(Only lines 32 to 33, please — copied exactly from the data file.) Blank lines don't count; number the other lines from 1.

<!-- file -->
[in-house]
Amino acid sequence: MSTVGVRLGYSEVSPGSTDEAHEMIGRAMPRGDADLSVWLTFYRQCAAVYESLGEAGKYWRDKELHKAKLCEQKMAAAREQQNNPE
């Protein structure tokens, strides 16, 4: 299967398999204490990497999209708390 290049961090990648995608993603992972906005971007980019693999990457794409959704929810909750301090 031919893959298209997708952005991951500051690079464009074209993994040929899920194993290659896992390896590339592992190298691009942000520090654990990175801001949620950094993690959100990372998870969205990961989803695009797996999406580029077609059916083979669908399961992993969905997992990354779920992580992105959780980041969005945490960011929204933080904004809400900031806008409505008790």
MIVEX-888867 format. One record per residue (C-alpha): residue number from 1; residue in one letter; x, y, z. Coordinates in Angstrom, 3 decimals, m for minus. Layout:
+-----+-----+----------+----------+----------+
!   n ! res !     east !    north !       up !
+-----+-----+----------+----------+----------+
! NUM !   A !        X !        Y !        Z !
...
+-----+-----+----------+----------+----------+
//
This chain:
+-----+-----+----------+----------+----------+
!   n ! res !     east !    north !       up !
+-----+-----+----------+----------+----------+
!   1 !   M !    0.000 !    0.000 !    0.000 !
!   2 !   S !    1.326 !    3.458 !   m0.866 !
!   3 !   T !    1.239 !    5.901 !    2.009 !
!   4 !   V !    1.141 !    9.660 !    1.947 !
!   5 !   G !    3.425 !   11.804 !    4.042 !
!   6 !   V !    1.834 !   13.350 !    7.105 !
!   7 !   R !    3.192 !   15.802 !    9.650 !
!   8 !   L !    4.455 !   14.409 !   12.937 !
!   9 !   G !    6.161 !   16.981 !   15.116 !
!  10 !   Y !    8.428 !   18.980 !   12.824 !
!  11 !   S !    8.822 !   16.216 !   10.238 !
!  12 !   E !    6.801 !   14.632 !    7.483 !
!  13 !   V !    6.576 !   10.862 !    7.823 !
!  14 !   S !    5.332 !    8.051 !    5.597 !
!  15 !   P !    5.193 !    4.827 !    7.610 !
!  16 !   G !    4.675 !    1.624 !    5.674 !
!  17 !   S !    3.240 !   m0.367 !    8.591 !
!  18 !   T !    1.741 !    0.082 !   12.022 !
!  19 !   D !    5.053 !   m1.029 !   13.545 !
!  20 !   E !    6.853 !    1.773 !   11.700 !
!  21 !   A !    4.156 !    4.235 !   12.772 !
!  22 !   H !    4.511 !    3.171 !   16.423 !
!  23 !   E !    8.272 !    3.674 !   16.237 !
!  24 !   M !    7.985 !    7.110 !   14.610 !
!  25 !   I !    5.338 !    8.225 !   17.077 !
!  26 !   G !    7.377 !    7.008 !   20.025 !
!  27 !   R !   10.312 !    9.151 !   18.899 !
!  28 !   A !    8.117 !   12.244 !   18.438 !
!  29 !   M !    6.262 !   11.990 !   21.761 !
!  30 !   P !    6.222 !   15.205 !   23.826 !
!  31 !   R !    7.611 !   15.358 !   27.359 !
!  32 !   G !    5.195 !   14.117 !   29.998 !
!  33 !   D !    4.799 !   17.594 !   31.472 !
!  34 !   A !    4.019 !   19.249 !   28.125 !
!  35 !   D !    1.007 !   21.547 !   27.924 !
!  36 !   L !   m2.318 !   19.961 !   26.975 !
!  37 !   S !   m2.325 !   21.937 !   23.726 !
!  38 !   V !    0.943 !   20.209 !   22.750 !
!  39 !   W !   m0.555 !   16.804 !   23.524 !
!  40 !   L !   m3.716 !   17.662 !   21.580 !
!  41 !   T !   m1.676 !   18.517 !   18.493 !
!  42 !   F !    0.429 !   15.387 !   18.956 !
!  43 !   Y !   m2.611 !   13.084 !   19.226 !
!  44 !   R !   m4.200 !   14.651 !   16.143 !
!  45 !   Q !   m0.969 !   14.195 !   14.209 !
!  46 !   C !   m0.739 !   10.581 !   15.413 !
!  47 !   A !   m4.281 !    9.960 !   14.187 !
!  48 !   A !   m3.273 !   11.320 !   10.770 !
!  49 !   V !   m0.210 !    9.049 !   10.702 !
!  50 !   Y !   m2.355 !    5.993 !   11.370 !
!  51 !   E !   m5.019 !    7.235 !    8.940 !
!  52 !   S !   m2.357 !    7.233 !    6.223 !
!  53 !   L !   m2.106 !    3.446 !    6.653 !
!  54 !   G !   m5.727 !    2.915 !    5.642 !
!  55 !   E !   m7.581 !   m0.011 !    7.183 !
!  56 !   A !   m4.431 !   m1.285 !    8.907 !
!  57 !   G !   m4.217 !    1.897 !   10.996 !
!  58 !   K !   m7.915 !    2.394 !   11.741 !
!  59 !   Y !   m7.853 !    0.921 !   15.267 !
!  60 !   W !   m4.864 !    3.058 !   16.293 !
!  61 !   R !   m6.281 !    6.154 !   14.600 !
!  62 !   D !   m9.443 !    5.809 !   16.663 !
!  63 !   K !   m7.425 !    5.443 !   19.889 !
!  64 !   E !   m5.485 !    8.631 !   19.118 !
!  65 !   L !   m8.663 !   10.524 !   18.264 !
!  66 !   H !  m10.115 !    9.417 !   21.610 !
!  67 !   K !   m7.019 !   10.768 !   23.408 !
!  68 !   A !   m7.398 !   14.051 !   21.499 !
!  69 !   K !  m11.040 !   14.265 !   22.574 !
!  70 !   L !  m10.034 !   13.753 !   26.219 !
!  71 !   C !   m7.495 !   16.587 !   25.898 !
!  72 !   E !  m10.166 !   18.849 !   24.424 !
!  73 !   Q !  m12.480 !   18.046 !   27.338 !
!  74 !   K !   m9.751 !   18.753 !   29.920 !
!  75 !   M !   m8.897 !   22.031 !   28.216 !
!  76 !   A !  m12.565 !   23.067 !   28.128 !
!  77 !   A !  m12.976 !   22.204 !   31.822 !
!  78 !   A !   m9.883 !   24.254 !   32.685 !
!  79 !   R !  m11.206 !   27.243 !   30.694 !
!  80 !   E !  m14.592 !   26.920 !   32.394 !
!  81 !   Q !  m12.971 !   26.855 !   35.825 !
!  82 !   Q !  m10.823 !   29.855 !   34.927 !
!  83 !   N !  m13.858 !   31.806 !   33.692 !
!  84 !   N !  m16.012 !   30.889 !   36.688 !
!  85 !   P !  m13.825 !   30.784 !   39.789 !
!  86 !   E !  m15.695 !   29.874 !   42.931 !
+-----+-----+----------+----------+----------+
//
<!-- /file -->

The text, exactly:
!  17 !   S !    3.240 !   m0.367 !    8.591 !
!  18 !   T !    1.741 !    0.082 !   12.022 !